After the spare was put on the car, and a couple of the other tires  rotated, Ling was back on the road.  Kathy and Ling kept in touch periodically throughout last year.

Last week, Ling’s parents were stateside for  graduation.  They wanted to meet “the angel” who had helped their daughter the year before, and go out for lunch.

As a parent of three daughters myself, I can very easily put myself in their shoes.

 

Kindness is alive and well in Iowa.

A Short Love Story

True story

He sat in the front row of the class room every morning. Directly in front of the door, so that the second the alarm bell rang he would  be the first to shoot out the door. Small for his age, he wore nerdy glasses, loved to go to the library and read, played the trumpet.

He was shy,  cripplingly so. Had no idea how to carry on a normal conversation with  a girl.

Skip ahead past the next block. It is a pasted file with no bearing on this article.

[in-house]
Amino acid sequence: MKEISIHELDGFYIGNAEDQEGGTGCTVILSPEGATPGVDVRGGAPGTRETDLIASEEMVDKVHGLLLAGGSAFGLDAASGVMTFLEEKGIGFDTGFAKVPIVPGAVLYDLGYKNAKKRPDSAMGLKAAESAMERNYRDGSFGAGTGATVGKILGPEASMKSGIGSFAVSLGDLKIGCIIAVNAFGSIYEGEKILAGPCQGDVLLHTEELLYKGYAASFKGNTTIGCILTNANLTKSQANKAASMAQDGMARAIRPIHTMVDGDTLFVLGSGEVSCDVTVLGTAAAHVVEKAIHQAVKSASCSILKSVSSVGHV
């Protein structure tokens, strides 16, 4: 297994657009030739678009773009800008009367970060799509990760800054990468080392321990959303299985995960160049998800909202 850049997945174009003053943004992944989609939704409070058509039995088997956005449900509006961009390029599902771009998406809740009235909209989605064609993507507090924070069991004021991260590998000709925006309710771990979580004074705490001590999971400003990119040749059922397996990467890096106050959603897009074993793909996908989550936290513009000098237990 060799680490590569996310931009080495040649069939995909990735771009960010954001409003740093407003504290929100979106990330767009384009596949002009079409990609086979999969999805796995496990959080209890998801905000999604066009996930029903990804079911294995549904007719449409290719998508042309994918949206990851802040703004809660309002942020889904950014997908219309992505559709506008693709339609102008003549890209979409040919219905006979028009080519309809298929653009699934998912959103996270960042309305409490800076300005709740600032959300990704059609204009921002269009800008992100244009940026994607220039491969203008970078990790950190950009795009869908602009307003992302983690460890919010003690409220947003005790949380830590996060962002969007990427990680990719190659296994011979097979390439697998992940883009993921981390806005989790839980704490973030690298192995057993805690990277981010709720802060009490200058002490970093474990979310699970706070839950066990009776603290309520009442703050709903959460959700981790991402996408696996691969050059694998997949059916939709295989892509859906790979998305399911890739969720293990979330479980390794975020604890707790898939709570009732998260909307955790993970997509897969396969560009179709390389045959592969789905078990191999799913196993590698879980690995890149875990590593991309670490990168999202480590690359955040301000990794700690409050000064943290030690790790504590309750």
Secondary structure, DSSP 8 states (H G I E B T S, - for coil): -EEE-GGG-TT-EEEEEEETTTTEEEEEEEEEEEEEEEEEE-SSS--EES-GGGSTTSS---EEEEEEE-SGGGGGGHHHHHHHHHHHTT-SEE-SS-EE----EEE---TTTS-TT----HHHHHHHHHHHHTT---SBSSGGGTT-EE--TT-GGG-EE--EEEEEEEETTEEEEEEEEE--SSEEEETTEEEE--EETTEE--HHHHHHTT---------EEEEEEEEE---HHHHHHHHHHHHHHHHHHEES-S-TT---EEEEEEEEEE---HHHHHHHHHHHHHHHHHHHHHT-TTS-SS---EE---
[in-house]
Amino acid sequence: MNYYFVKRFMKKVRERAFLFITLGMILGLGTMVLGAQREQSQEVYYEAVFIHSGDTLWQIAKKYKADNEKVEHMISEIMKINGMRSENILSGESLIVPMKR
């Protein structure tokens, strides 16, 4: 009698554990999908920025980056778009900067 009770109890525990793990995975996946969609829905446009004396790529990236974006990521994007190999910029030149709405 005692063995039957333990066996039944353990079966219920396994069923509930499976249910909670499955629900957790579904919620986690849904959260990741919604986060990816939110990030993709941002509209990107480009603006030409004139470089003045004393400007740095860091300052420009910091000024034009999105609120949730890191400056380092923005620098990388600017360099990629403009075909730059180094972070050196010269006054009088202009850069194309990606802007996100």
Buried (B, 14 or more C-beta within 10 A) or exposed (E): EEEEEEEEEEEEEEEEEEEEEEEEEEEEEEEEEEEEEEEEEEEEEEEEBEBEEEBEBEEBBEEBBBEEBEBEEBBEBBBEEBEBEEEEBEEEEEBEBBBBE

When he was 16 his brother and he were talking about girls one night.  The boy realized if something didn’t change, he was destined to be single his entire life.

There was this girl in home room, he had a secret crush on.  She was a year younger, sat with all of the popular kids in the back of the room.  She had long dark hair.  She was athletic. Played varsity basketball her freshman year.  She came from a well to do family.

Totally out of his league.

One day in Spanish lab, the cute girl and her friend asked the shy boy a question about a homework assignment.  The conversation lasted all of thirty seconds.

Would you believe through a series of serendipitous circumstances that boy eventually did get a date with that cute girl…..and then years later…they were married.

I was thinking about that kid this morning.

Because that kid was me.

 

 

Knowing when to get angry

“You have to learn what’s worth getting angry about.”  Lester said to me  in his gentle way.

I was 16 years old, had just unleashed a string of profanities.

That conversation took place over 40 years ago and  I can STILL remember it to this day.